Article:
Johnny Townsend: Coats when it’s cold, masks when there’s virus

I can make my own decision as to when and where to wear a mask.

(AP Photo/Elaine Thompson) In this Aug. 26, 2020, photo, the face on a replica of the Statue of Liberty covers with a protective face mask against the coronavirus. The 1/18th scale replica on Seattle's Alki Beach was erected in 1952 and recast in 2006.

COVID infections are skyrocketing again. Thankfully, there’s only a modest rise in hospitalizations and deaths, but those “modest” numbers would have seemed horrific two years ago. Now we shrug them away. Many “lighter” cases still have people sick and miserable, missing work or infecting coworkers, isolating from family or infecting loved ones.

But since mask mandates have been lifted almost everywhere, most of these people will not wear one. “I don’t have to!” they insist.

No, they don’t. But there’s no law preventing them from choosing to wear one.

When I was a Mormon missionary in Rome, the male missionaries had to wear suit coats whenever we left our apartments, even if it was blazing hot outside. Until May 15 each year, when the mission president deemed it was now warm enough for us to take them off.

He made that decision for us because we, as young men, were too stupid to know if we were hot or cold. The sister missionaries had no such rule. They could wear sweaters, or not, as they saw fit.

Once, I broke a raw egg on my suit jacket — don’t ask — and removed the jacket at church. My local missionary leader ordered me to put the coat back on. It was “inappropriate” for me to remove my suit jacket at church.

Today, while on my commute to work, while I’m interacting with coworkers and customers, I think back on those ridiculous rules and make the obvious connection. When it’s cold, coats are useful. When there’s an uptick in viral infections, masks and distancing are helpful.

Last week, one of my coworkers, still sniffling, told me she was just getting over her second case of COVID this year. She was conscientious, wearing her mask at work … under her nose. Several other coworkers have come down with COVID more than once, even when masking was mandatory. Not a single one of them wore their mask over their nose at work back then and almost none of them wear a mask at all now.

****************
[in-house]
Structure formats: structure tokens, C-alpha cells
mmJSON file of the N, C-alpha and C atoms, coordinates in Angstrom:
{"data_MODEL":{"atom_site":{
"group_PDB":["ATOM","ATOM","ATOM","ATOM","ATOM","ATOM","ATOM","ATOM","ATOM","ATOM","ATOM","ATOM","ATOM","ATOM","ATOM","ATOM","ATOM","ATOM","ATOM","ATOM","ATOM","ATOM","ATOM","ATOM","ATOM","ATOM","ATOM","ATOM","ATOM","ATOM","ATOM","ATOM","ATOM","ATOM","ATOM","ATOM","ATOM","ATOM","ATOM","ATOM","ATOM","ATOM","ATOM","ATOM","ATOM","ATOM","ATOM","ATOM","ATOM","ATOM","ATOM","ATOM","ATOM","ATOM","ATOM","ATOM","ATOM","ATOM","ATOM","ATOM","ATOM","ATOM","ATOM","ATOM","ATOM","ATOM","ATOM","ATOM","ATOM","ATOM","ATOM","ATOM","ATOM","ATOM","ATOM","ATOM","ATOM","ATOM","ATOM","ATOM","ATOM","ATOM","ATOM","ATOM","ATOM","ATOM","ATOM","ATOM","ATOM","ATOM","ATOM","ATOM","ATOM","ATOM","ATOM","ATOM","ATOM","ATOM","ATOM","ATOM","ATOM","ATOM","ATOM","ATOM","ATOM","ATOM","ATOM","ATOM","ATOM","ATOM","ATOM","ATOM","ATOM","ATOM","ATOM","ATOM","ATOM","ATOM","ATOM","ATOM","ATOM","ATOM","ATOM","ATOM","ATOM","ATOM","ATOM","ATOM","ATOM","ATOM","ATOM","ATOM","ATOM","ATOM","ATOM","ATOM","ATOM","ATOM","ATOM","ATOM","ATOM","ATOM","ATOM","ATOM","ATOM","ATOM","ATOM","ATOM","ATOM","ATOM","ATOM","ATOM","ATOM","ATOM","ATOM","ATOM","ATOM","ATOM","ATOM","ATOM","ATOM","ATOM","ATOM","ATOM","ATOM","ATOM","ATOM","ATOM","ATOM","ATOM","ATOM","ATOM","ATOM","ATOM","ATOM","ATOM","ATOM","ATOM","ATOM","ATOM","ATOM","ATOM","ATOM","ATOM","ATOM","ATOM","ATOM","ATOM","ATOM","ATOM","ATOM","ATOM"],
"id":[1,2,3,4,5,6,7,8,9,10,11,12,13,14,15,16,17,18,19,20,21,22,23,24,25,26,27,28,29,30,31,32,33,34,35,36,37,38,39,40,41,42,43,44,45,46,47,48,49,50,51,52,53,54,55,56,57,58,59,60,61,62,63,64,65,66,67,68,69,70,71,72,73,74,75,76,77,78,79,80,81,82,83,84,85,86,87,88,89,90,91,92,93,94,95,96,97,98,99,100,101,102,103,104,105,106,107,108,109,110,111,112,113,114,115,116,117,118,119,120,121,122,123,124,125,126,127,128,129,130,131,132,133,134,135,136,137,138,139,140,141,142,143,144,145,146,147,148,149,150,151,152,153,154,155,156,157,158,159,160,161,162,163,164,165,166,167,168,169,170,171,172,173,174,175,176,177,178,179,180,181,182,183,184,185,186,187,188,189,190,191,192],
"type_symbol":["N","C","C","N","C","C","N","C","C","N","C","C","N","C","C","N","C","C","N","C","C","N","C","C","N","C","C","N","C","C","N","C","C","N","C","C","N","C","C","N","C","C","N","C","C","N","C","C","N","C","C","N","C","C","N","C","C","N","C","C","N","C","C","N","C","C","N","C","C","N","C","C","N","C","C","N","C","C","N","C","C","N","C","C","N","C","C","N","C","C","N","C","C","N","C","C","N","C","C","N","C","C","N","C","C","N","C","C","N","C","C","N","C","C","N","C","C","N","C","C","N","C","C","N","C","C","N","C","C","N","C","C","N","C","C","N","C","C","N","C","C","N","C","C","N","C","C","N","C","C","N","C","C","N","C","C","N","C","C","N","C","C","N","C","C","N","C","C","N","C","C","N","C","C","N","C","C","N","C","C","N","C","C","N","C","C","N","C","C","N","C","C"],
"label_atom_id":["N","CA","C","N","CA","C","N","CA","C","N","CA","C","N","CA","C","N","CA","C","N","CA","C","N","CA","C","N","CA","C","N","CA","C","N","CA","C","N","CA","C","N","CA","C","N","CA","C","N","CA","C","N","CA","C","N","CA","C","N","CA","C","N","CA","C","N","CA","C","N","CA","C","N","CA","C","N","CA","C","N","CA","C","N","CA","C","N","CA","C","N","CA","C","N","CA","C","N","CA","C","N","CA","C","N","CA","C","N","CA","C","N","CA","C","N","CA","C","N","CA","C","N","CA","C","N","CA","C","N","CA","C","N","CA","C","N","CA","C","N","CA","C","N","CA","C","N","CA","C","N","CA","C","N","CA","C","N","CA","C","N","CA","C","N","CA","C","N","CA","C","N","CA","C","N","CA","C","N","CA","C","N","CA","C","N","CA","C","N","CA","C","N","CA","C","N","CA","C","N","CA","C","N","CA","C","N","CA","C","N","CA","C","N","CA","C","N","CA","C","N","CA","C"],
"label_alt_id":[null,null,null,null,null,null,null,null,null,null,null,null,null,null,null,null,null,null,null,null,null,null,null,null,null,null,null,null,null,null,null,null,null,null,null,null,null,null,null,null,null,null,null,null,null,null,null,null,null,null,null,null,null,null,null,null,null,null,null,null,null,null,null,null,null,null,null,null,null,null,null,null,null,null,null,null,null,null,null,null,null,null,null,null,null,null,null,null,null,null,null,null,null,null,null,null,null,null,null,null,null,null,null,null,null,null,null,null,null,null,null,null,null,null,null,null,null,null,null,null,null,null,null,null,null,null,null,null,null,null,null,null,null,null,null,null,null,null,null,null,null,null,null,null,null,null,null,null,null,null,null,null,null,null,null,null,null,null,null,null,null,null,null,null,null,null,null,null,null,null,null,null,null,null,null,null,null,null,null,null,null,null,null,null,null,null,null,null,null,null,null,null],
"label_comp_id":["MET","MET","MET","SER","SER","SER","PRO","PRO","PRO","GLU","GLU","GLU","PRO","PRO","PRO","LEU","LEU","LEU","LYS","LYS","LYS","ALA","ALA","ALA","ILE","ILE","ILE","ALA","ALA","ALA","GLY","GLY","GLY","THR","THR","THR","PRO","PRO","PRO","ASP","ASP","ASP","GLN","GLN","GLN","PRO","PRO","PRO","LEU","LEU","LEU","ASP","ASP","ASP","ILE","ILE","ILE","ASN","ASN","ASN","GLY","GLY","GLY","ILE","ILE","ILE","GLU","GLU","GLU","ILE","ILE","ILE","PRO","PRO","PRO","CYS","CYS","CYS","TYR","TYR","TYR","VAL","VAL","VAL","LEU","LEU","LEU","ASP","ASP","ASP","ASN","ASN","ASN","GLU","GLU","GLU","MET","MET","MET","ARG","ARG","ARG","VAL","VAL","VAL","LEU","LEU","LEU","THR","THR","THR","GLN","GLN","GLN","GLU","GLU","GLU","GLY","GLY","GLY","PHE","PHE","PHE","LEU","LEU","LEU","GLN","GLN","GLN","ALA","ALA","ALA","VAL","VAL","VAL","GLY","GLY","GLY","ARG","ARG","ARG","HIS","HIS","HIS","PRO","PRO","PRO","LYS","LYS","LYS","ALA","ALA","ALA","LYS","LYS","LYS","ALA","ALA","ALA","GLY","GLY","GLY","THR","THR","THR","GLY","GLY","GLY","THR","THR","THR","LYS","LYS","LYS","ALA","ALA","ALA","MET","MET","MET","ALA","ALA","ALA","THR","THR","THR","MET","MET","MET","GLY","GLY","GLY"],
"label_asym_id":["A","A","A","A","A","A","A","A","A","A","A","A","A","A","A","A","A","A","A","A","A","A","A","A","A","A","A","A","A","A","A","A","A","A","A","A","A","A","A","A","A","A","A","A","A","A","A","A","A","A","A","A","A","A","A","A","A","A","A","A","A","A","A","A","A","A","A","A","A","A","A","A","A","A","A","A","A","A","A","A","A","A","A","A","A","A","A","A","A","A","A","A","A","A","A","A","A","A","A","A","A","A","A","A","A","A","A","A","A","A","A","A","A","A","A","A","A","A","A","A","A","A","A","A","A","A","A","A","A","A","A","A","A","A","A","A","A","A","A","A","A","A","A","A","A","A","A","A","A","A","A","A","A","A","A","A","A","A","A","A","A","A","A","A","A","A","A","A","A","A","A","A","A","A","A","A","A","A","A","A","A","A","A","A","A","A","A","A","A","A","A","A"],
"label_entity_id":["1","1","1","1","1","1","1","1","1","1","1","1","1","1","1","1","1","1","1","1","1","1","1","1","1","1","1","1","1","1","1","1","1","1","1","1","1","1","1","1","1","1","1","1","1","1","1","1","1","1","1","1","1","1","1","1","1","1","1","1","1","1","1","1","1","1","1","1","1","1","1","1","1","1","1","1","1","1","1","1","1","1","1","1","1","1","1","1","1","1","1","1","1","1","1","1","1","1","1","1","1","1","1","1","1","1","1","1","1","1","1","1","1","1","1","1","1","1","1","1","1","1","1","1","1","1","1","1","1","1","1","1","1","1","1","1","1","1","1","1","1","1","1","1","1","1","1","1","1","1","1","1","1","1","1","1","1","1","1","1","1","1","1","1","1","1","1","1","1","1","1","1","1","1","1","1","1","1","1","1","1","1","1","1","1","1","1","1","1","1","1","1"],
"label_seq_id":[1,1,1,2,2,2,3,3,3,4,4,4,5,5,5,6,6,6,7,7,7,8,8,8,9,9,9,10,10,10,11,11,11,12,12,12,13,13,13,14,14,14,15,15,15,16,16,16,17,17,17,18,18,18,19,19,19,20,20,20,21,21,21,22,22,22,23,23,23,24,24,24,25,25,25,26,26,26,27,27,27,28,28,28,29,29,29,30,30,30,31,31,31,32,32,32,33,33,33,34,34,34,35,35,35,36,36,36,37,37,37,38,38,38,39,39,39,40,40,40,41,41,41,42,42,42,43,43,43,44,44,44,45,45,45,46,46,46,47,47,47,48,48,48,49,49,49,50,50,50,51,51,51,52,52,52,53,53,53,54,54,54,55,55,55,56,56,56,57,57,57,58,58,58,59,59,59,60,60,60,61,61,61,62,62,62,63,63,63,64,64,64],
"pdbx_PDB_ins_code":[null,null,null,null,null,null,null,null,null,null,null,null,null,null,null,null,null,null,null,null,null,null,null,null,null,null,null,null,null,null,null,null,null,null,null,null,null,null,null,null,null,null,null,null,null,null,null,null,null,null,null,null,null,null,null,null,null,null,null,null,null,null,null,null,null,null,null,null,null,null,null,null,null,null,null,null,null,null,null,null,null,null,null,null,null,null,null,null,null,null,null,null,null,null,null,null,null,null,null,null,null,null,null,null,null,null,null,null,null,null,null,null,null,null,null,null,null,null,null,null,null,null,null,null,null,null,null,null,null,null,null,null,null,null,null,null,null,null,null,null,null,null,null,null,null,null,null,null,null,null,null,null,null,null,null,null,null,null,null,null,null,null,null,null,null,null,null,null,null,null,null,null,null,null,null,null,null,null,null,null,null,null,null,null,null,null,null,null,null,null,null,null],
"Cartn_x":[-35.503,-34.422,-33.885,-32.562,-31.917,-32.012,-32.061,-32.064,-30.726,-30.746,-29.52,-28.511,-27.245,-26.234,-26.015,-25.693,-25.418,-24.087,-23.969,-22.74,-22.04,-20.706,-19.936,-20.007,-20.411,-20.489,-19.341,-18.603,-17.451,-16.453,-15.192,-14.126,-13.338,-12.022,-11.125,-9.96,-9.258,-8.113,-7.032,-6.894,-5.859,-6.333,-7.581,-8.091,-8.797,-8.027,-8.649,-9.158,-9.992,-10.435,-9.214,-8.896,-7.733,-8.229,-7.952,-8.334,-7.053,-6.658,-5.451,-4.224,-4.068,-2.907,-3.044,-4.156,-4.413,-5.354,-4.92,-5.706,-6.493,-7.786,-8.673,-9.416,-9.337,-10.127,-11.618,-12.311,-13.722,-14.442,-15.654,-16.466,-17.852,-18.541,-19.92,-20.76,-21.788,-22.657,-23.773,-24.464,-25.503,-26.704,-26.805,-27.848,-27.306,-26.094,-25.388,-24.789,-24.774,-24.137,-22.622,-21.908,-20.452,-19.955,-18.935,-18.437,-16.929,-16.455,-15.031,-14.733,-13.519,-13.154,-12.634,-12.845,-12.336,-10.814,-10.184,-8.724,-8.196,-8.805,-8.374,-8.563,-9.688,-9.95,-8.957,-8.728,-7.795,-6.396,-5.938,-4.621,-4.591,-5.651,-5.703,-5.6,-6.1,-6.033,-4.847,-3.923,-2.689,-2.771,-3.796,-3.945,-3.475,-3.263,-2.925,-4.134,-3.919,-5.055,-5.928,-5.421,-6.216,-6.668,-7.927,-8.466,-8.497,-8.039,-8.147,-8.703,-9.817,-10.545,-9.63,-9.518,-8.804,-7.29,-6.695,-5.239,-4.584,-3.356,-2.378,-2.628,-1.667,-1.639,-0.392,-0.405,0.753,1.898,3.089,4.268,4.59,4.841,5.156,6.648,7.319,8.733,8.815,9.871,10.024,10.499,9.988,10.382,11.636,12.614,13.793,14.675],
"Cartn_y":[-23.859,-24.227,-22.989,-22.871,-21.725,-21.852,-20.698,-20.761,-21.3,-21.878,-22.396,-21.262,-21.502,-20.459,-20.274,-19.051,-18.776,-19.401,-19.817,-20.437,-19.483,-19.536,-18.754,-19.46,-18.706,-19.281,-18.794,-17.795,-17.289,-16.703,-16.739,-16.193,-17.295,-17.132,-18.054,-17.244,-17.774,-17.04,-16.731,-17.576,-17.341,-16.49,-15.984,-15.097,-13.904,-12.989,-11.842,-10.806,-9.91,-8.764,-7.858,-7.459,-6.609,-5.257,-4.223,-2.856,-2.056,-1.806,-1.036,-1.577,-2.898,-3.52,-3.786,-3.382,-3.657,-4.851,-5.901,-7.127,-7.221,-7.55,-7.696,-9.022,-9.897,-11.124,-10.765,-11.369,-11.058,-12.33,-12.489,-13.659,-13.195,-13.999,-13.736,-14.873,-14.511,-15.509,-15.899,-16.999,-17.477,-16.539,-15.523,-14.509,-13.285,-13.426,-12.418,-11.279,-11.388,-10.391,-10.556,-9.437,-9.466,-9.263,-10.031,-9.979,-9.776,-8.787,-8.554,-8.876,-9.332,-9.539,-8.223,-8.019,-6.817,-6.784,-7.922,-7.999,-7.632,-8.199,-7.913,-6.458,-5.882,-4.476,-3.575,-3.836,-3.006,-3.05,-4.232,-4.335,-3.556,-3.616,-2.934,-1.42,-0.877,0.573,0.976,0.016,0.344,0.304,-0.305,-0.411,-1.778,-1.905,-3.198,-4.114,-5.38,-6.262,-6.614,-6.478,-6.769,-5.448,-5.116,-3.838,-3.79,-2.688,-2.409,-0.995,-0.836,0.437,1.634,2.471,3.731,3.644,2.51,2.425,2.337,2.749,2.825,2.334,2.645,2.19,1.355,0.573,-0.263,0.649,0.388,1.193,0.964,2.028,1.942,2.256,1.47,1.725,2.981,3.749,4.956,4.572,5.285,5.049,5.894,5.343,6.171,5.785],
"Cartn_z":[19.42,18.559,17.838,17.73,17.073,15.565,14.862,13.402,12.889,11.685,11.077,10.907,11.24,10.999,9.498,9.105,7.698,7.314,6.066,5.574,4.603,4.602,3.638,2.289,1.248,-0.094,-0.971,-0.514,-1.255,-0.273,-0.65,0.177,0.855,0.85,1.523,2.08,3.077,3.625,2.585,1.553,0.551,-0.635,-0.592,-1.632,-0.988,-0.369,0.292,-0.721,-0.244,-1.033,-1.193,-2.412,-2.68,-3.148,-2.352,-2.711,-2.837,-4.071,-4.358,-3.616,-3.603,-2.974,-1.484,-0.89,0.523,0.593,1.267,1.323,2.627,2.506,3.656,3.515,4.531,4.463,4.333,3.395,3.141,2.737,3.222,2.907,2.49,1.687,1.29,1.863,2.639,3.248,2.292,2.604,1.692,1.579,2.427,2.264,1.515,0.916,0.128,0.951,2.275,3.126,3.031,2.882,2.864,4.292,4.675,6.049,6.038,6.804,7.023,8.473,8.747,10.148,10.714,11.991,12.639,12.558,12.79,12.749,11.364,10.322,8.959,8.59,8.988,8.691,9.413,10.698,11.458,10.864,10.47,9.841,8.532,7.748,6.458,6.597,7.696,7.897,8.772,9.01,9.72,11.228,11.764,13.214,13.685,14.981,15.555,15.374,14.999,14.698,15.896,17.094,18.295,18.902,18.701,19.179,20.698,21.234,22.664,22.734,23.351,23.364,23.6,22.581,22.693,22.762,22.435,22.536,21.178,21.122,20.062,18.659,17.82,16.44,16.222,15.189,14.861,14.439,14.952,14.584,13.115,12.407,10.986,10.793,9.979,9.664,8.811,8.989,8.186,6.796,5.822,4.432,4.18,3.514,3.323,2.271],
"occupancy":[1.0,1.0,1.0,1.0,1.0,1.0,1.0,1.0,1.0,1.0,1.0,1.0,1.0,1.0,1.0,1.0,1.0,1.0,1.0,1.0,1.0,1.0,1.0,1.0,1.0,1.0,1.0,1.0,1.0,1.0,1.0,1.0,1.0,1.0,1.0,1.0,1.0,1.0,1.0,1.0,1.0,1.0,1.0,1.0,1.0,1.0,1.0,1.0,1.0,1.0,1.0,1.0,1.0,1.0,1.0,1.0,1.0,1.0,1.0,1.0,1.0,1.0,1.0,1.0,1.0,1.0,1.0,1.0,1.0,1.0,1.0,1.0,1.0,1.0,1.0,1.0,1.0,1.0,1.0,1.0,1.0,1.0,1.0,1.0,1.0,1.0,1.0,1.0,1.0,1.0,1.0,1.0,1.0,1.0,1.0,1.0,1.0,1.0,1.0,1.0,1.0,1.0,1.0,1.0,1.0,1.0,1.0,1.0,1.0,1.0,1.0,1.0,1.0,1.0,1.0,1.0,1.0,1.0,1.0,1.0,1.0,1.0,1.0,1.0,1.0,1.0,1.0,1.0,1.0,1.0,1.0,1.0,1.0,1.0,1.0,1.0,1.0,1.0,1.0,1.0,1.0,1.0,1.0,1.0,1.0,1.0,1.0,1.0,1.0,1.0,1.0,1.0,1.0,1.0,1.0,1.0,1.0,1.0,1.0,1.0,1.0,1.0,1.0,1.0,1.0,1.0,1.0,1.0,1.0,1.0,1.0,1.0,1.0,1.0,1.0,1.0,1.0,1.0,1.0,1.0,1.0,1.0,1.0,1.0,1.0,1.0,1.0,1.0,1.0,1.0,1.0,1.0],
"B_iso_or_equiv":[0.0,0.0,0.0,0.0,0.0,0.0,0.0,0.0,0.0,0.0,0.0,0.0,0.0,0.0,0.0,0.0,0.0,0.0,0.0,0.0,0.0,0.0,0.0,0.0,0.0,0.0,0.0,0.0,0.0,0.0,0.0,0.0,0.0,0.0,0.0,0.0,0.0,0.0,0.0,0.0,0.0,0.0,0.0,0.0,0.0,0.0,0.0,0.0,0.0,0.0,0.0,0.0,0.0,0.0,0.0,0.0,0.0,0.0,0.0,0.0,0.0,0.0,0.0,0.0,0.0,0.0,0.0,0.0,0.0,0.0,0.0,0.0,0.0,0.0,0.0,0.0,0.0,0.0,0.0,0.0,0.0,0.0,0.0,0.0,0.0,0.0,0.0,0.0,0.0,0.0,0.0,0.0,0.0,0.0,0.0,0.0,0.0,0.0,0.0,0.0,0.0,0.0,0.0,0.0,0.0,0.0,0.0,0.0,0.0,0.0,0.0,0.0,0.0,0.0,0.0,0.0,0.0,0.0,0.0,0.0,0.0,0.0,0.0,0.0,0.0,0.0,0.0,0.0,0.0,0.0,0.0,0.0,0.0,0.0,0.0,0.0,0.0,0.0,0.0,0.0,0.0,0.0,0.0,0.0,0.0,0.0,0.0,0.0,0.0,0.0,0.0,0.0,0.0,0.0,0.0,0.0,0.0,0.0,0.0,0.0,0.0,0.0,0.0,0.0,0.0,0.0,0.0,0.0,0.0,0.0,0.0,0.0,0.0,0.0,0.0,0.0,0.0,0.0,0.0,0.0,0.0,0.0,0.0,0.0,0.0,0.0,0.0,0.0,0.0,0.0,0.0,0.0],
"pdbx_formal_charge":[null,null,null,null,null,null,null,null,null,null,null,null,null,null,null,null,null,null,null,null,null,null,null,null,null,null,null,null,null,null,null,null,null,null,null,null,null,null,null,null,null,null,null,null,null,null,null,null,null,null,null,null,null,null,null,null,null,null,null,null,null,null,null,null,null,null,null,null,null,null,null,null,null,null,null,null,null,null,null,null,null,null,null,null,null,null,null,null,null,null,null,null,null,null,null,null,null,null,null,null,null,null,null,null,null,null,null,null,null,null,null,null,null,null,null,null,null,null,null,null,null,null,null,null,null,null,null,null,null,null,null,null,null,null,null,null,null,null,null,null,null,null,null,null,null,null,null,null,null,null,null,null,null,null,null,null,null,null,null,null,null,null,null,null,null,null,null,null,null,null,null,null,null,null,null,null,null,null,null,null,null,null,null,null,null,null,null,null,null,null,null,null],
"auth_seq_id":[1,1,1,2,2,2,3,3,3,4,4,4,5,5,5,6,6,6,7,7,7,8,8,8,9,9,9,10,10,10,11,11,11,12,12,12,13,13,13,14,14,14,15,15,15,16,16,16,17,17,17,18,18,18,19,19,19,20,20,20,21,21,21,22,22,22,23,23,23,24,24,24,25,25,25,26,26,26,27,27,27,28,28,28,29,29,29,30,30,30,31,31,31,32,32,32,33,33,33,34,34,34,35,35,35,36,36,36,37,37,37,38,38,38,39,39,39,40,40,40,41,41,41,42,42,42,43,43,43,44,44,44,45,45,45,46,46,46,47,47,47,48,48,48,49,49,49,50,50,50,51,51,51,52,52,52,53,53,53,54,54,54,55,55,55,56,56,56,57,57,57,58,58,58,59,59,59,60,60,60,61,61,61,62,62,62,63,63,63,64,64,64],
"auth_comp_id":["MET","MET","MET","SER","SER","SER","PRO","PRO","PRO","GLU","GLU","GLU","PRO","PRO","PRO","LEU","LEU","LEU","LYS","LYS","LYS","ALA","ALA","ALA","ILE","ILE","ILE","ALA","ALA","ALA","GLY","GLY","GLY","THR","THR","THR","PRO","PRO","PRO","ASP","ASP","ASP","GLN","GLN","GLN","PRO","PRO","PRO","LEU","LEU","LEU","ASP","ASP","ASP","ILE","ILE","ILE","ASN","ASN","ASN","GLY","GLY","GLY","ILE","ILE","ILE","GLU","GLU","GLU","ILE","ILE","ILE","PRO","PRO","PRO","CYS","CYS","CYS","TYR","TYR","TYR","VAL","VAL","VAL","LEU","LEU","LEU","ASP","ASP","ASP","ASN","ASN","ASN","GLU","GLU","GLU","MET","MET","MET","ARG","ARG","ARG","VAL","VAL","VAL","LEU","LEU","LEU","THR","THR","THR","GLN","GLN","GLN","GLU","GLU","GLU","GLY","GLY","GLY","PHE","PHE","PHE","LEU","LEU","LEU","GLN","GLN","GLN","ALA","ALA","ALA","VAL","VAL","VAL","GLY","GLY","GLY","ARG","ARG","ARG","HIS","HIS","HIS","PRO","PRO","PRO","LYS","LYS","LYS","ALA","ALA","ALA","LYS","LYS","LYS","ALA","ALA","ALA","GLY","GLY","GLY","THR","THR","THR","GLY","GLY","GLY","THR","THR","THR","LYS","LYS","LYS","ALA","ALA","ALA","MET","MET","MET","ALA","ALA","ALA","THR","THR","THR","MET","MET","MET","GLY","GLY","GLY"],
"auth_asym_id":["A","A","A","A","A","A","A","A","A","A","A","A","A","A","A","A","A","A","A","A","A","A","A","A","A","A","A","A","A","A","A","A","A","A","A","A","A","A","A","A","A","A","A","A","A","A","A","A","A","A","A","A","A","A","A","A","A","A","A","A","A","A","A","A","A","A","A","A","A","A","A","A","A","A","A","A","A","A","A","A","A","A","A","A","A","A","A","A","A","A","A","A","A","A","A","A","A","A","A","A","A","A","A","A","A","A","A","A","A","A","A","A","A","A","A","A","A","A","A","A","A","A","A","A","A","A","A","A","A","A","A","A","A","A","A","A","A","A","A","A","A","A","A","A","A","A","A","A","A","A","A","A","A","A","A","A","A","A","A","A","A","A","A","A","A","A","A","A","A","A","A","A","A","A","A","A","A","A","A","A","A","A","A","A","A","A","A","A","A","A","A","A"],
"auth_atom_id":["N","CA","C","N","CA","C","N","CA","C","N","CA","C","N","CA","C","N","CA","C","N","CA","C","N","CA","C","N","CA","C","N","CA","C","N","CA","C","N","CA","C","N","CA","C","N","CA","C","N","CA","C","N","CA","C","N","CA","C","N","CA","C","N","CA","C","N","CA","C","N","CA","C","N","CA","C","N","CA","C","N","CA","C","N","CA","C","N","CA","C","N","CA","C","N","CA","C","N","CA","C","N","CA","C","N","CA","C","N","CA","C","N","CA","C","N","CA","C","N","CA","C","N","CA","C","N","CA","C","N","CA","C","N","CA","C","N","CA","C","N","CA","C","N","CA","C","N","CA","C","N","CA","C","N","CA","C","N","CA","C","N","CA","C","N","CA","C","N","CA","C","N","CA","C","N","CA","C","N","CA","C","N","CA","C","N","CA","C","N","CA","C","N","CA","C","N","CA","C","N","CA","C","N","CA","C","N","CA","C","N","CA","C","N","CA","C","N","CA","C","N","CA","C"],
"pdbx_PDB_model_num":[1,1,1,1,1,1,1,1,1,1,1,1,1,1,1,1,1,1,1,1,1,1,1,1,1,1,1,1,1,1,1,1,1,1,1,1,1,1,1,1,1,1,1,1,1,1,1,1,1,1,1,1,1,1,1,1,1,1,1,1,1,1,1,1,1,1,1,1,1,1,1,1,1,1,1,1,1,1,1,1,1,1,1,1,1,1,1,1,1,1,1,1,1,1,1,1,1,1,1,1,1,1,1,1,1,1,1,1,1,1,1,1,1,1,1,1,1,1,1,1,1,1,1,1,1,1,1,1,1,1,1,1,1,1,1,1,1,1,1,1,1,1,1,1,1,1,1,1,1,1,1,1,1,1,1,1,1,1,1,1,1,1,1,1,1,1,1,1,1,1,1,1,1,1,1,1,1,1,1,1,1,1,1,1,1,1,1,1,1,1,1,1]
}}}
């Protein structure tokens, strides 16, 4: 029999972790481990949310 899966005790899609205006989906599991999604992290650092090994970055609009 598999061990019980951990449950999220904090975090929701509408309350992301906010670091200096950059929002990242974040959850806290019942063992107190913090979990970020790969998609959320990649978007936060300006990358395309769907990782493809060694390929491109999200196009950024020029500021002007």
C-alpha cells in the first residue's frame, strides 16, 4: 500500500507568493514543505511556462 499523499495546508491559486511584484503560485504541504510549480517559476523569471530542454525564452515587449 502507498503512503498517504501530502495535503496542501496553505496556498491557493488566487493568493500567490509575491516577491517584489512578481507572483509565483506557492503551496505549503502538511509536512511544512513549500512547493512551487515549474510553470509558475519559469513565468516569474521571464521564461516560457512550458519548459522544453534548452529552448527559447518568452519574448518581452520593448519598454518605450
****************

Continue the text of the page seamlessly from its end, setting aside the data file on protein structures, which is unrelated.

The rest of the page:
Masks don’t work, they’ll tell me. People are tired of the pandemic, they say.

I ride public transit to and from work, three hours a day, with folks who don’t mask, with folks who do, with folks coughing non-stop, with folks sneezing, with folks eating and drinking and talking loudly on their phones, with mentally ill folks screaming at the top of their lungs.

So far, despite my risk as a frontline worker, my risk riding public transit, my risk interacting with unmasked coworkers, I’ve avoided even one bout of COVID. I tend to believe masking, social distancing and vaccination have helped.

Coworkers who have done one or two but not three of these have almost all come down with COVID.

Perhaps I will, too. Perhaps it’s inevitable.

But I don’t have to get COVID today.

Each infection with COVID carries a 20% chance of developing long COVID. That’s a percentage worth avoiding.

Many of my friends have grown tired of the pandemic, tired of masking and distancing. Over a dozen of them have become infected in the past couple of months.

Every year when winter comes, I put on a jacket when it’s cool. I put on a coat when it’s cold. When it’s warm, I take my jacket off.

When I’m walking outdoors, I take my mask off. When I’m alone at work, I can remove it if I want to. When I’m near other people, I put my mask on.

No one has to give me orders. I am perfectly capable of making this decision on my own.

It’s impossible to avoid all illness, but reducing the number of illnesses we suffer is easily achievable.

If you’re one of those people whose job duties prevent you from wearing a mask, that’s one thing. But if you’re just “uncomfortable,” that’s another. Sure, you can decide that the misery of COVID infection is less for you than the misery of wearing a mask. That the moral responsibility of stopping the spread of a still-mutating virus rests with someone else.

But that’s certainly not my decision.

My mission president used to decide when I wore my coat.

My employer used to decide when I wore my mask.

I make those decisions for myself now. You can, too.

Johnny Townsend

Johnny Townsend, Seattle, is the author of, among other works, “Am I My Planet’s Keeper?” “Racism by Proxy,” and “Queer Quilting.”